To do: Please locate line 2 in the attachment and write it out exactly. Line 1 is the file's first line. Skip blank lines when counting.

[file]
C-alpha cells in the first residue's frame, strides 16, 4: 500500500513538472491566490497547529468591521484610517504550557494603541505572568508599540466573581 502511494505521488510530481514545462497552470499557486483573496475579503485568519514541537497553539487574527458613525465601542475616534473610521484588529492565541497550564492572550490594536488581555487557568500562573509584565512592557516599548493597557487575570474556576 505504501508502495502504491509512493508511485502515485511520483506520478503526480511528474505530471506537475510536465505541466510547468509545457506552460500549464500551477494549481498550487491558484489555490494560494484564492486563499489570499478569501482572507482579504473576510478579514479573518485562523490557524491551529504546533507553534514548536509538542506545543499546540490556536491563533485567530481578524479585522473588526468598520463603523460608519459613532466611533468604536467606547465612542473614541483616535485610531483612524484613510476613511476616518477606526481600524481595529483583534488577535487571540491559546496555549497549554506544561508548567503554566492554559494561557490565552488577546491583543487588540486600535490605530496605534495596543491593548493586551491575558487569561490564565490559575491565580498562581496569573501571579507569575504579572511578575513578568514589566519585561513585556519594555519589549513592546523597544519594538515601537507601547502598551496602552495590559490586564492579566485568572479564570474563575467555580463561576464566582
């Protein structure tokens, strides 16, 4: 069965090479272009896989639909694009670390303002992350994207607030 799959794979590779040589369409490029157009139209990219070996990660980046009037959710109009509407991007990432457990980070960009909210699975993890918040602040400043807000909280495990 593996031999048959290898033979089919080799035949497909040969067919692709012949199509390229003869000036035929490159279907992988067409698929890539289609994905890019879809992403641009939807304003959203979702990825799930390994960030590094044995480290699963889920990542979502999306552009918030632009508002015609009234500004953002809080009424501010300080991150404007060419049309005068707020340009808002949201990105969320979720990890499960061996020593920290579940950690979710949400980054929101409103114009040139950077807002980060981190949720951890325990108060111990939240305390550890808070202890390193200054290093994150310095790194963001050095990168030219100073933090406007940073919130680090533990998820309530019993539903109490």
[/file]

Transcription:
């Protein structure tokens, strides 16, 4: 069965090479272009896989639909694009670390303002992350994207607030 799959794979590779040589369409490029157009139209990219070996990660980046009037959710109009509407991007990432457990980070960009909210699975993890918040602040400043807000909280495990 593996031999048959290898033979089919080799035949497909040969067919692709012949199509390229003869000036035929490159279907992988067409698929890539289609994905890019879809992403641009939807304003959203979702990825799930390994960030590094044995480290699963889920990542979502999306552009918030632009508002015609009234500004953002809080009424501010300080991150404007060419049309005068707020340009808002949201990105969320979720990890499960061996020593920290579940950690979710949400980054929101409103114009040139950077807002980060981190949720951890325990108060111990939240305390550890808070202890390193200054290093994150310095790194963001050095990168030219100073933090406007940073919130680090533990998820309530019993539903109490």